Summer in the UK 2014 is officially over, but before we move straight on to the season of Late Summer it is a great time to reflect on the season we have just had. The summer season was all about opening the heart. Did you experience a summer full of love and joy? What did you appreciate most this season? If there is anything you would like to have gone differently, write down these things and look at them from a positive angle, not judging yourself or others around you but looking at possible changes you can make to make your next season even better!
Joy is seen as being the major emotion connected to the well being of the heart. As the heart in traditional Chinese medicine is often referred to as the emperor, when the emperor (heart) is happy, so are all his subjects (the other organs). In our modern culture, there are more and more breakthroughs in science on understanding the world of electromagnetic phenomena, and also dramatic insights into the unconscious mind and emotional dynamics. Good health, both mental and physical, does not just rely on good nutrition, diet and exercise, but also relies upon how we think and feel. How we feel emotionally hugely effects how we feel physically, and how fit we feel physically impacts upon how fit we are mentally.
Studies by the British Medial Association have shown that as much as eighty per cent of disease is caused by negative mental attitudes. The fact that chemicals can create moods is not new, as many of these drugs can be found in nature while others are manufactured. Recent findings, by people such as Dr. Candace Pert in the field of psycho neuro-immunology, have discovered that other chemicals are actually produced by the body itself. She found that when hormones, known as endorphins, are produced by the human body, they reduce tension and stress, allowing the body to absorb the vitality of nature and the universe as well as reducing stress, enhancing the immune system and preventing cardiovascular problems.
Research conducted at Chicago University showed that laughter produced high endorphin surges. The highest sustained flow however, was not from those who laughed the most raucously, but from those who had a consistent smile and twinkle in their eye. This gives us an insight into the valued health-giving properties of yoga and chi kung. The hard styles of yoga and chi kung can create a toned and vital body, but do not necessarily produce internal endorphins to flow. The softer styles of yoga and chi kung however, induce an emotional state of happiness, pleasure and well being, which encourages the release of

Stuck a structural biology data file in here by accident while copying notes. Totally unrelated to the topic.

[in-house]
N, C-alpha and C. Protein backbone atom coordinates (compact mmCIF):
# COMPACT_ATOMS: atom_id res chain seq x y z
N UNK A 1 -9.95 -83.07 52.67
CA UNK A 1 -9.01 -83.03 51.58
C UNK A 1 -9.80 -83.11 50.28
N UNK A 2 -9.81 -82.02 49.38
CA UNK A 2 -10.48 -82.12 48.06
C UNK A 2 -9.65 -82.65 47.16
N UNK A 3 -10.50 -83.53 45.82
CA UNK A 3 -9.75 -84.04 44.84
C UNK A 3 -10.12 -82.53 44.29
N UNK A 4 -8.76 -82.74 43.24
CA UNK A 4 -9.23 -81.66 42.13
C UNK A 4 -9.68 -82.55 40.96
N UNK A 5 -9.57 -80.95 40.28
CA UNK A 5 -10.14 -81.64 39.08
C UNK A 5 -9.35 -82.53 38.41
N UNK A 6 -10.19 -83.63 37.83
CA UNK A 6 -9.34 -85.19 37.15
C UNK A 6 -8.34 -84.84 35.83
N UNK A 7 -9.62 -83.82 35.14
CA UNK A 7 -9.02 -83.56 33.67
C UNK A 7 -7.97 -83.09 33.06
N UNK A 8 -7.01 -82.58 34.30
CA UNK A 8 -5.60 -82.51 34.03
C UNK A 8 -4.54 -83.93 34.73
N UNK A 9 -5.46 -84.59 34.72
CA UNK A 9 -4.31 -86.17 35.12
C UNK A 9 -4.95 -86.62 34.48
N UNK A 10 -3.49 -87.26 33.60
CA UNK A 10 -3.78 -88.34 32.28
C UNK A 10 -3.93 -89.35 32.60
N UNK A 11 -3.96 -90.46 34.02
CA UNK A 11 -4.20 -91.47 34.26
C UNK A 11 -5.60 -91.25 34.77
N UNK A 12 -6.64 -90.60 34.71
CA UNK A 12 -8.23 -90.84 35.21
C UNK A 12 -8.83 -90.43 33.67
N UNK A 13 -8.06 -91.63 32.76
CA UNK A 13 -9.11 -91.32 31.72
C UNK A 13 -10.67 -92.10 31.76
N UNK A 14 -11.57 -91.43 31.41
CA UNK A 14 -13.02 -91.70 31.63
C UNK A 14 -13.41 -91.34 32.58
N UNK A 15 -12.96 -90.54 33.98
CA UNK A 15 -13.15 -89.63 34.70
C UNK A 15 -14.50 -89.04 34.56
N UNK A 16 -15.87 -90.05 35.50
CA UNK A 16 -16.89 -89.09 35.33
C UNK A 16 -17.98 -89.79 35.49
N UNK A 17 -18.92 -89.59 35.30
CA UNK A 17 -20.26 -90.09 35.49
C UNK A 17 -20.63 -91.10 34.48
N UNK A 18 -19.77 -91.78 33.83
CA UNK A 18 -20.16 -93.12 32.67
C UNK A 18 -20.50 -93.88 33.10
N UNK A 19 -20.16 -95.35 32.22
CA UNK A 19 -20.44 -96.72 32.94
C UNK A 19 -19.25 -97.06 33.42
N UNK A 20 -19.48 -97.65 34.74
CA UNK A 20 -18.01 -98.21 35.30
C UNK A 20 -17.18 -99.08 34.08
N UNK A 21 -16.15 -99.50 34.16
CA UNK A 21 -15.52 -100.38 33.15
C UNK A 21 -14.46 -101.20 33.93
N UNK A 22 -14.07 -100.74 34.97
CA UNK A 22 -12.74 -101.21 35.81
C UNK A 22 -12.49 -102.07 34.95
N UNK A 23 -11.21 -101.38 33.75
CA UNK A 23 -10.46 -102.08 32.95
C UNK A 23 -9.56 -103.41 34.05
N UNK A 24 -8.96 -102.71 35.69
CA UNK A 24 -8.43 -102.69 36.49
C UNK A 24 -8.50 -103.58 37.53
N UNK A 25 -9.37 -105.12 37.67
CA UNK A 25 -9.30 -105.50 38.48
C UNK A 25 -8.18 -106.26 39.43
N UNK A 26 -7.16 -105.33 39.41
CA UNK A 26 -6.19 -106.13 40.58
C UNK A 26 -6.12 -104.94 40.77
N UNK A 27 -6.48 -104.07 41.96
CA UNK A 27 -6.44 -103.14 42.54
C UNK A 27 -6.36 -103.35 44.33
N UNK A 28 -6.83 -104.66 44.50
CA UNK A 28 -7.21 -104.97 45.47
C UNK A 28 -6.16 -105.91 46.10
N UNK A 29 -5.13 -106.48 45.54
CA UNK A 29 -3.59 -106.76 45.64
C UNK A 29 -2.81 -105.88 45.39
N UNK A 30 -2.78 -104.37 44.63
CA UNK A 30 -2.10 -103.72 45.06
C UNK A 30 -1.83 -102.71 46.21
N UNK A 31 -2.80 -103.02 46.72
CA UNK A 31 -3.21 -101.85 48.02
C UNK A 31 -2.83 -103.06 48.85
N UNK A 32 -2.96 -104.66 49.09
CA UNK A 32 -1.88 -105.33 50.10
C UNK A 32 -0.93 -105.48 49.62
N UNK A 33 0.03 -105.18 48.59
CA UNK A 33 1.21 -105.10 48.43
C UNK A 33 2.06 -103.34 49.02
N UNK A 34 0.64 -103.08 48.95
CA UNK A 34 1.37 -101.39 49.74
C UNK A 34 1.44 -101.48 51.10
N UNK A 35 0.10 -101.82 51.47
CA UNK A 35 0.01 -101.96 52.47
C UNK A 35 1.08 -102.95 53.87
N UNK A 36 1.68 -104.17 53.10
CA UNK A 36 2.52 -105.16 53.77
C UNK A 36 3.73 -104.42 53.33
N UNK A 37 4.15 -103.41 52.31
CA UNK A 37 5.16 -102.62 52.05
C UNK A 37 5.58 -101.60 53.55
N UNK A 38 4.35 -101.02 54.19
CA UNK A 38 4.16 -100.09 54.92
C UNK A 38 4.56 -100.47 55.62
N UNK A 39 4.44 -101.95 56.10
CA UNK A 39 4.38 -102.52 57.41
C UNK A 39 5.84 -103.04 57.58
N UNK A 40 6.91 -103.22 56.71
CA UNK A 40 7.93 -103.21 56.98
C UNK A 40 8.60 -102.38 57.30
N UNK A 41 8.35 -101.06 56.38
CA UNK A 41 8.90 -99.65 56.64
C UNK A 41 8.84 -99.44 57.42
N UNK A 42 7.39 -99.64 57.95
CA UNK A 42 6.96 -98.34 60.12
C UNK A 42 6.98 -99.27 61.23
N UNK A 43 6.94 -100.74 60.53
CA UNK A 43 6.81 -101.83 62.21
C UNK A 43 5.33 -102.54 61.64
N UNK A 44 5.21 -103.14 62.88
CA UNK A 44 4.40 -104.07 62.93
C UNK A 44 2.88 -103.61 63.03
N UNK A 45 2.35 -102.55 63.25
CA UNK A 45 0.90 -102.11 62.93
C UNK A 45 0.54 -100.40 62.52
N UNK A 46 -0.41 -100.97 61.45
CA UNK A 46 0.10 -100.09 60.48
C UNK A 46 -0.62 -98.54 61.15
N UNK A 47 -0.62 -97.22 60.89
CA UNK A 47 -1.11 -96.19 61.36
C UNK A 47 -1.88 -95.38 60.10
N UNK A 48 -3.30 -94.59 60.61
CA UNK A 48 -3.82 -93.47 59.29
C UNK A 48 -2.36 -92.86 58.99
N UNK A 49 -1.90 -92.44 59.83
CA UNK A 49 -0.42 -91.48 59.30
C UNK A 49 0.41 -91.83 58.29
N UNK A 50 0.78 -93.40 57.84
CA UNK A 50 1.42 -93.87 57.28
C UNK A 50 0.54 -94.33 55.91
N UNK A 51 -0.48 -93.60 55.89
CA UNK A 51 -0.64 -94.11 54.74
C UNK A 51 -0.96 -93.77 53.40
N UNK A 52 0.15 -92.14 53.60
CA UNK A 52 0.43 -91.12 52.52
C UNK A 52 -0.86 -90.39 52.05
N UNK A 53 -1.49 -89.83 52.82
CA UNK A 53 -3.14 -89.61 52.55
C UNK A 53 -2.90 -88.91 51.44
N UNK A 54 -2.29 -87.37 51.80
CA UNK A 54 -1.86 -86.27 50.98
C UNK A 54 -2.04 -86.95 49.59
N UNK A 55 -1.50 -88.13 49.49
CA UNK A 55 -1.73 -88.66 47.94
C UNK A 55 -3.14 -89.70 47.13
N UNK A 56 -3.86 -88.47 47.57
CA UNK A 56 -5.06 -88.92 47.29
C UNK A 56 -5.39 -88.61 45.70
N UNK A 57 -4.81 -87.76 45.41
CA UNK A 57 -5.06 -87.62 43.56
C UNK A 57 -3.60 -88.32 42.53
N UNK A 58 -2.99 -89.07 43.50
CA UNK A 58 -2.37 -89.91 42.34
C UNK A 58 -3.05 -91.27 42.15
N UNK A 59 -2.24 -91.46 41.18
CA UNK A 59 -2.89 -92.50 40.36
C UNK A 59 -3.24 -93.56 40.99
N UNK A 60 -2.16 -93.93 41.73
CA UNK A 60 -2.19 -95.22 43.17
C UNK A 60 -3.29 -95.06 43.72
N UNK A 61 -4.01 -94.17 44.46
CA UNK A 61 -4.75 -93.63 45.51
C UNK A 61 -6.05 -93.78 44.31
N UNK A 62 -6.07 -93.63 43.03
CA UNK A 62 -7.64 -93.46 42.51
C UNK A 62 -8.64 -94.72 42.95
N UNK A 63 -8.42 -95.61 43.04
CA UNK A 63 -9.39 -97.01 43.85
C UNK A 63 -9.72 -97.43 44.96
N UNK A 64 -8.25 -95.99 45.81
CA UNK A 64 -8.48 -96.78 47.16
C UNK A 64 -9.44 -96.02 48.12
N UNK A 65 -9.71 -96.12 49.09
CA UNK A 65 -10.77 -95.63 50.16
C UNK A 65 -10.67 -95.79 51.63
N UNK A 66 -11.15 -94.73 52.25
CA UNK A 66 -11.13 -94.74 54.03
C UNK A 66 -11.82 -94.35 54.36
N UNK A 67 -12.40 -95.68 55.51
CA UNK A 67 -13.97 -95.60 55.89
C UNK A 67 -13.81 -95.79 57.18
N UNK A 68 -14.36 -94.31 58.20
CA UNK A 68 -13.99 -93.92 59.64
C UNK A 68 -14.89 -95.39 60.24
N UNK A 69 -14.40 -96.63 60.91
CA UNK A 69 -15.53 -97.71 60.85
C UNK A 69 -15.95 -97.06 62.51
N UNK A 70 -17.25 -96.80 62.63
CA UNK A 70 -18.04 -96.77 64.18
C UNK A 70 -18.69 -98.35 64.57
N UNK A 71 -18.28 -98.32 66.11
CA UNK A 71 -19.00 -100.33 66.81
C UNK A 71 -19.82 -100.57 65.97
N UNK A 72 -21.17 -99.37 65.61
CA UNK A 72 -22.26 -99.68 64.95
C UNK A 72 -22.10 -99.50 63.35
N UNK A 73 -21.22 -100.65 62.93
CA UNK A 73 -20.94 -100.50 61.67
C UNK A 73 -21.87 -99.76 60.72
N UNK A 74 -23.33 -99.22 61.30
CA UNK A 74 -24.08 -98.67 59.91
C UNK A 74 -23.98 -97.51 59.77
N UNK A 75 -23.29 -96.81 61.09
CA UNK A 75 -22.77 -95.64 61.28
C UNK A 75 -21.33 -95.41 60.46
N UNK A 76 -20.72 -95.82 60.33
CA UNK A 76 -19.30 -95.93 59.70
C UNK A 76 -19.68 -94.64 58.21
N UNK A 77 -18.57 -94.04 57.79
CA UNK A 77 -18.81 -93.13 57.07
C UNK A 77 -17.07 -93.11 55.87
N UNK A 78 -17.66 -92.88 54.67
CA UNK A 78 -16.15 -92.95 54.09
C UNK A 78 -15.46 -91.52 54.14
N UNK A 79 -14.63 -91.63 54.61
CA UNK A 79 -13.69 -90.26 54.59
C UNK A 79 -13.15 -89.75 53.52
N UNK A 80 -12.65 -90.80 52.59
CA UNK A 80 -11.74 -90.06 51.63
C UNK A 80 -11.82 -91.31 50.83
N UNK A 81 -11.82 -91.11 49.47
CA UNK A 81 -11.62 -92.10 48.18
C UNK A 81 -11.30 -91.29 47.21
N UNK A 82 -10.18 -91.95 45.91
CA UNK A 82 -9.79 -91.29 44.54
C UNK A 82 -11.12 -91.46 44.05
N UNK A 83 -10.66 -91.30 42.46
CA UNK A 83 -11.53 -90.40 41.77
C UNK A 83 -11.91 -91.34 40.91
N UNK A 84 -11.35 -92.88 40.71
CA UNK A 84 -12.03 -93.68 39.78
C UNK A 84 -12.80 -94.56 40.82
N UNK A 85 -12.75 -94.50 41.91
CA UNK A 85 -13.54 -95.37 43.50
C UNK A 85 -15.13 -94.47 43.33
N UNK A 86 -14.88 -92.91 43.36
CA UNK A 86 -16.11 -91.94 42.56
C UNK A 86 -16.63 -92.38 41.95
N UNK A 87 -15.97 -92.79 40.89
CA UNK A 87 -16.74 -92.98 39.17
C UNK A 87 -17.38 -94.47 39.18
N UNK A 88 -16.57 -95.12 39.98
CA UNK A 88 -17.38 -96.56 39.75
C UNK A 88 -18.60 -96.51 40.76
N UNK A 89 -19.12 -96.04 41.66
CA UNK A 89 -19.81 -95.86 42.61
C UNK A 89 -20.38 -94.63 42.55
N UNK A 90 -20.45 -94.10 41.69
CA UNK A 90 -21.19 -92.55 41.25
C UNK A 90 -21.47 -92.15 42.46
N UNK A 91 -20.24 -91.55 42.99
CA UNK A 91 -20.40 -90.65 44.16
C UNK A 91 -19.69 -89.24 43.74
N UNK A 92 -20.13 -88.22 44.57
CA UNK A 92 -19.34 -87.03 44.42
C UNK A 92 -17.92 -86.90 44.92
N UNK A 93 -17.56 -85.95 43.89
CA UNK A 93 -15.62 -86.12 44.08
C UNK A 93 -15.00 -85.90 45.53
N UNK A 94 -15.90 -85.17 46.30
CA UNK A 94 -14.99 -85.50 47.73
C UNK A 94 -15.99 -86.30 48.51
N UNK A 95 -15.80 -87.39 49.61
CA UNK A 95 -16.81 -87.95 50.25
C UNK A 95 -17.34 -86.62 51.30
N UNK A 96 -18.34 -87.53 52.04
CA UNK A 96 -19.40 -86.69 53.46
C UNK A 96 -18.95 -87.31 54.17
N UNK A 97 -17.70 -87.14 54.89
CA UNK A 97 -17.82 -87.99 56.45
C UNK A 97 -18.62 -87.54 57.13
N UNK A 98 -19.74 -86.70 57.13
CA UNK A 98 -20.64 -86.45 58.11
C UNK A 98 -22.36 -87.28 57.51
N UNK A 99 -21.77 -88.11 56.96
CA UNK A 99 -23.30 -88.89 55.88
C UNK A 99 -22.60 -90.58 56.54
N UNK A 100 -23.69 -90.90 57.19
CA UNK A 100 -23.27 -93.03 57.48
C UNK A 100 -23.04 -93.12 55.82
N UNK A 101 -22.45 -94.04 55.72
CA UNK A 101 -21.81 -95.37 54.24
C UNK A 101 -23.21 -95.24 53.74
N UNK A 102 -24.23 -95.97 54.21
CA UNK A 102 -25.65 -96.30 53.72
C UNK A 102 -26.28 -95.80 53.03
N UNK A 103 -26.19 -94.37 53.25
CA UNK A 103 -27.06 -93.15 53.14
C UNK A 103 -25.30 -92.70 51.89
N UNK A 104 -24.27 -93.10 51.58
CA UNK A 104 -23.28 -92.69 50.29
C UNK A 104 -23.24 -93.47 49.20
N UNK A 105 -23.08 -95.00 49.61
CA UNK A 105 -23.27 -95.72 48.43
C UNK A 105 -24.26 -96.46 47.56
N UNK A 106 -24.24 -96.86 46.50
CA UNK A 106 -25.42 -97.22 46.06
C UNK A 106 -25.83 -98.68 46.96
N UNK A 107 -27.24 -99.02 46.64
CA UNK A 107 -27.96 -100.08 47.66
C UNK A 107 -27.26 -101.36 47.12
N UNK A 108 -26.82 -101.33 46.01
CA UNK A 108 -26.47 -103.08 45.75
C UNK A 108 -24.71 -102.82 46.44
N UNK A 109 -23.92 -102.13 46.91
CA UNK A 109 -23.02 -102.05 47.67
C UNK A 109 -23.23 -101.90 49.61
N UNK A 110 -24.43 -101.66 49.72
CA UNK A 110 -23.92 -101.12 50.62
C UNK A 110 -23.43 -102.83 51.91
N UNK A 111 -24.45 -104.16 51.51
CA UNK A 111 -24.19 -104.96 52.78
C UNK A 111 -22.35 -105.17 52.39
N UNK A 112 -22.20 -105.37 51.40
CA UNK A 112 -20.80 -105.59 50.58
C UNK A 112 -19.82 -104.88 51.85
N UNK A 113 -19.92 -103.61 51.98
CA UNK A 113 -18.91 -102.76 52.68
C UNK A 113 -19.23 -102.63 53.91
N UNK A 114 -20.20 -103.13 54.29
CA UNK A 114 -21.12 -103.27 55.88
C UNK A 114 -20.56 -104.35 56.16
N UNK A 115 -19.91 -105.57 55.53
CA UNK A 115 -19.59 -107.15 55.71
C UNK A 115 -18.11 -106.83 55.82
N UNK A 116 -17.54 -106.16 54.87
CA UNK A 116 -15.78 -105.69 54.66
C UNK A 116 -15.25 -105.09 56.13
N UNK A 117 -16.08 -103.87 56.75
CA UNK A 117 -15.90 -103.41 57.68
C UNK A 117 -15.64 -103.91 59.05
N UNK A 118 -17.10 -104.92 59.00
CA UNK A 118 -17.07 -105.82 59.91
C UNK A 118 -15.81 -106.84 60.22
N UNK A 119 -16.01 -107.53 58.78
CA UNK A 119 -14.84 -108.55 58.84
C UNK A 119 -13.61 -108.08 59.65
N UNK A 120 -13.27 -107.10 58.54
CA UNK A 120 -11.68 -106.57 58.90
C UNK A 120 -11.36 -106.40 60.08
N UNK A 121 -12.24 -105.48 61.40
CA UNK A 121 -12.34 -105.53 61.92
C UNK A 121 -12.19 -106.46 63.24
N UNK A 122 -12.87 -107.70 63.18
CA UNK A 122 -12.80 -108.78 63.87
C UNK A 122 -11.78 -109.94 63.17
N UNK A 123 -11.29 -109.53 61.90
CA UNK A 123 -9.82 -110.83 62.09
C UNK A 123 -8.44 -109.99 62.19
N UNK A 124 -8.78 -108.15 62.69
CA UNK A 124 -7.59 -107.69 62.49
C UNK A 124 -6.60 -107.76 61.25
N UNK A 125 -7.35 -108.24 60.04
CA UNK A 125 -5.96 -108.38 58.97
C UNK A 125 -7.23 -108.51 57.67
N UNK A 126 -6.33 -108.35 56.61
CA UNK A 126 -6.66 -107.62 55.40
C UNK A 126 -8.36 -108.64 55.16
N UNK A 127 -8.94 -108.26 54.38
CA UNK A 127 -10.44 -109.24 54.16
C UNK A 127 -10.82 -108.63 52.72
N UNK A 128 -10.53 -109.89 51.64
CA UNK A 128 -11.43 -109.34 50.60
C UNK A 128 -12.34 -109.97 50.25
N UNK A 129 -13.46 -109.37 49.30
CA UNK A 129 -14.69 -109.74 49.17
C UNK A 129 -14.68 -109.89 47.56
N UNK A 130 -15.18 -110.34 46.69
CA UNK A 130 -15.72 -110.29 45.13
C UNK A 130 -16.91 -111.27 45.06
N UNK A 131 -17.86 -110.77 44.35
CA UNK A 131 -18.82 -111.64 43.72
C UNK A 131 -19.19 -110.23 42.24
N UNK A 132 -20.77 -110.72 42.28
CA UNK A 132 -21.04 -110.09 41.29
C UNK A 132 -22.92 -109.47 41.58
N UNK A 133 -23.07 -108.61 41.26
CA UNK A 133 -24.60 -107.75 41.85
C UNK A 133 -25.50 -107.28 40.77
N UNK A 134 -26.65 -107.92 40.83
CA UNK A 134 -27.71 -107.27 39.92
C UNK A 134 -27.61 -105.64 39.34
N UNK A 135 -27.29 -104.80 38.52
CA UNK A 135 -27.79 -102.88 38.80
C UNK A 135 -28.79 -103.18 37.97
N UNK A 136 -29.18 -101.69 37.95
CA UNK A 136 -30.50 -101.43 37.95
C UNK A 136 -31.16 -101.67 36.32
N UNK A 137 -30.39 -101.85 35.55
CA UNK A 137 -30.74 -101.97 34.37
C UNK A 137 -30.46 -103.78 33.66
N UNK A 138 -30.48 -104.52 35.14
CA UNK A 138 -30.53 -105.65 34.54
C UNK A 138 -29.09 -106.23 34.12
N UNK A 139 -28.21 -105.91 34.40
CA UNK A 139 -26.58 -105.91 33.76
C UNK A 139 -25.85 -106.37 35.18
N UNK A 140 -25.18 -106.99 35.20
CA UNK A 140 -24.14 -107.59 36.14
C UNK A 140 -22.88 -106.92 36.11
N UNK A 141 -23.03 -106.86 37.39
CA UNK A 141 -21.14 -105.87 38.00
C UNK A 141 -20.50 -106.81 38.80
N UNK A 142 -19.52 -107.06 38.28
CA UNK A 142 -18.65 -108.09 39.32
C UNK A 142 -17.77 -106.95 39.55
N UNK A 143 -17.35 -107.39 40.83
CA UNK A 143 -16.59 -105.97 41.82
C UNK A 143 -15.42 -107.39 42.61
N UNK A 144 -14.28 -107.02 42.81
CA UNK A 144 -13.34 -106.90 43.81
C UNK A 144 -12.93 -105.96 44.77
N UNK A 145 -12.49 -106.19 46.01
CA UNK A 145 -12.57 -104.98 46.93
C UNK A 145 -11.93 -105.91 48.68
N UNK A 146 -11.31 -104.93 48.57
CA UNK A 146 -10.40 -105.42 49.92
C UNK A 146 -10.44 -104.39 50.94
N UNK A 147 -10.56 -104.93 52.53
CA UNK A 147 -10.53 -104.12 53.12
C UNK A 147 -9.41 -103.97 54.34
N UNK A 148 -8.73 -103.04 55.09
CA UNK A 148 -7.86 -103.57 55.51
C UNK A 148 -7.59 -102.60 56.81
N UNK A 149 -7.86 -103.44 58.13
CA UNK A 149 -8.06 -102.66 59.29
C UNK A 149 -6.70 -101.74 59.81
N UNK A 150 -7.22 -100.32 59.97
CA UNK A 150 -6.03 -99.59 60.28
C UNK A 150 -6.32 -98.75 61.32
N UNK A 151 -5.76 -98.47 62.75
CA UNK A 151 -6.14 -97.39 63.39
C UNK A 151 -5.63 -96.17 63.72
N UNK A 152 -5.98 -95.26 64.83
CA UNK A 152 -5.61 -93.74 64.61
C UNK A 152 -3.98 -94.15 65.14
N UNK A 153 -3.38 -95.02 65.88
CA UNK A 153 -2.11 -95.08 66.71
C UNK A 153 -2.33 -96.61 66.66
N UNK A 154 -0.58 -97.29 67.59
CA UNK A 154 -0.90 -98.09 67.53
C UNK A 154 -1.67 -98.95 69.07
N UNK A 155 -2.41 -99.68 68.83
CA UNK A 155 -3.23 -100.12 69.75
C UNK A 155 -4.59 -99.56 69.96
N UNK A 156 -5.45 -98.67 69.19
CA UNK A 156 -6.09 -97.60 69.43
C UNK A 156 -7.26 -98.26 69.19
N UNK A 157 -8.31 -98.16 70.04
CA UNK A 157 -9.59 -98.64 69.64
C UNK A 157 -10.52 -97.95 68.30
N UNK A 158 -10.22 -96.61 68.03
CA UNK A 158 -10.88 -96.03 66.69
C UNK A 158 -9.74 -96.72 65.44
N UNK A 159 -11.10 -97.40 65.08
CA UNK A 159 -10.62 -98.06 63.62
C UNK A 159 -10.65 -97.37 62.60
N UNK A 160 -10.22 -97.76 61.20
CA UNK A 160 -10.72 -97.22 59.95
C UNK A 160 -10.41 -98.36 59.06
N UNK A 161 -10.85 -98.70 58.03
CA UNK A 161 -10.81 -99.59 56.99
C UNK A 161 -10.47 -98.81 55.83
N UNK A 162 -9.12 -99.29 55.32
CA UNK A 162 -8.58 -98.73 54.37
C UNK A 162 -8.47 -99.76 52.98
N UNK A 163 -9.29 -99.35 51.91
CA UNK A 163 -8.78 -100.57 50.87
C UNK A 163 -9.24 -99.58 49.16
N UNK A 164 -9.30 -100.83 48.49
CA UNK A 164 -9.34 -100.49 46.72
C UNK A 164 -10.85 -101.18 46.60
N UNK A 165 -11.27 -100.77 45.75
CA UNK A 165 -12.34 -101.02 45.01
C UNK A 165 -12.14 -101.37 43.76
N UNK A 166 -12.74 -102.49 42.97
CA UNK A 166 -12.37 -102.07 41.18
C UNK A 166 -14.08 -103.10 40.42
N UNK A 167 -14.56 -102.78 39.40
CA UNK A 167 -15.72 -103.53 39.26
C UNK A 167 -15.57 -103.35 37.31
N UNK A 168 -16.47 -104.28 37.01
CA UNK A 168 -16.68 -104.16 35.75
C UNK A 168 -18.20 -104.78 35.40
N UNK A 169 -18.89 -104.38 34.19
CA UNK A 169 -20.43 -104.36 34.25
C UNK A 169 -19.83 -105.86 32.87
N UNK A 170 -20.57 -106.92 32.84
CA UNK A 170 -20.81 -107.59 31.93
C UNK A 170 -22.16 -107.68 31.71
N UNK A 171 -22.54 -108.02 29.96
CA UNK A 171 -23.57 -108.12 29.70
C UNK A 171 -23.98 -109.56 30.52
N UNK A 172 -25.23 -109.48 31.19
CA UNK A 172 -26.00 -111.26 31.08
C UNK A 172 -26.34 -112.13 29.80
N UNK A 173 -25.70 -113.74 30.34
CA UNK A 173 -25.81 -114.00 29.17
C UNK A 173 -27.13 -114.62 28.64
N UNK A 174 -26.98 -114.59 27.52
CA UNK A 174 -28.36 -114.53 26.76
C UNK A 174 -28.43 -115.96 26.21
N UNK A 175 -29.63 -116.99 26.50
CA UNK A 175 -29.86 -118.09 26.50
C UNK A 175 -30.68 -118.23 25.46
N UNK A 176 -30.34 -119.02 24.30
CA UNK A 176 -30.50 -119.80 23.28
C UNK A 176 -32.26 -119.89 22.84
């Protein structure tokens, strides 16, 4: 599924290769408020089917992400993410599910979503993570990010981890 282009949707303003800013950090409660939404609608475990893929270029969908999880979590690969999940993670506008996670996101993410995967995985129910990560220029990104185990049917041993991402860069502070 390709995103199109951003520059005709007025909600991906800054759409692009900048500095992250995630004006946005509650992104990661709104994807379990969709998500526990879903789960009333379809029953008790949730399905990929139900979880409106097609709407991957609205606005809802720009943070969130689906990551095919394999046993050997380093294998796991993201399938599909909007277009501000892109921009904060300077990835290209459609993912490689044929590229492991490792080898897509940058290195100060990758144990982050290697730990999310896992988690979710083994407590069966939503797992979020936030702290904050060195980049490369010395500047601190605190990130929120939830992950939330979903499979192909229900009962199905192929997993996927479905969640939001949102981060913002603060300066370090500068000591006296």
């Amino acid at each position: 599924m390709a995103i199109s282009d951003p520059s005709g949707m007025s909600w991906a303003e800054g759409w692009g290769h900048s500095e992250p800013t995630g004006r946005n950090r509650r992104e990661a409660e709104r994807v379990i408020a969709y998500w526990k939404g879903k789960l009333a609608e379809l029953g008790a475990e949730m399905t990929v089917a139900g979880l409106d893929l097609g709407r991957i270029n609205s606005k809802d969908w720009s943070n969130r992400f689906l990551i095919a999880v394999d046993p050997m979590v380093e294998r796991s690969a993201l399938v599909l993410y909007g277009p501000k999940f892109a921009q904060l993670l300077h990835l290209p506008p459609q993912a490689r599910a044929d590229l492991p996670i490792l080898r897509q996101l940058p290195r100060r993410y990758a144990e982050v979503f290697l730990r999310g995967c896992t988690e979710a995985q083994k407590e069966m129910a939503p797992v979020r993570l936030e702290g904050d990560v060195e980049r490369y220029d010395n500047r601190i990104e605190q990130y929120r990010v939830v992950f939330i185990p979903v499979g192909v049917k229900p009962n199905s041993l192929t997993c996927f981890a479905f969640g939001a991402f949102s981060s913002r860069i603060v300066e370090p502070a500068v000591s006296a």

endorphins, making the body more flexible and opens the arteries and tissues, which are essential for enduring health and longevity. When the body tissue is tense or armoured, the production of endorphins is blocked and the flow reduced.
This following exercise is a basic skill we all should endeavour to possess, as it gives us a powerful tool to look after ourselves and is a gateway to trigger endorphins or turn up the volume on their production.
How people respond to external events is very much a matter of perception; there is a mental and emotional filter at work here which judges what is liked and disliked. If it is liked, it triggers endorphins, but if perceived to be threatening, it triggers adrenalin, so it depends on the psychology and state of the individual. Different people have different moments when they are moved by different things, so try and notice an activity, event, person or thing that brings you joy or pleasure. This can be a smile on your face, in your eyes, or just a feeling of warming and opening of the heart.
Make the following a habit:
_ Make a list of things that bring you enjoyment.
_ Make a habit of noticing some activity, event, person, place or thing that is giving you
pleasure and add it to your list.
_ Give yourself permission to do what you enjoy.
_ Surround yourself with images and objects that remind you of what you love.
_ Keep the list up-to-date and be willing to change it.
The unconscious mind cannot tell the difference between what is real and what is imagined so people can actively choose to use this mental and imaginative ability to change the biochemistry of their body.
Cultivating the inner smile
is a Neidan practice of the Chinese internal alchemy (a way of cultivating life).
Sit comfortably in a straight backed chair or on the floor. Take a couple
of deep, slow breaths, noticing how your abdomen rises with each
inhalation, then relax back towards your spine with each exhalation,
and release any thoughts of the past or future. Rest the tip of your
tongue behind your teeth on the roof of your mouth. Now think of
the thing, activity, event or place you really love or which gives
you pleasure to recall. Allow an inner smile of joy, wisdom and
compassion to form behind the eyes then direct it towards the
heart or any area of the body that needs healing or to release
tension. Stay there until it feels complete and then return the
focus to the abdomen.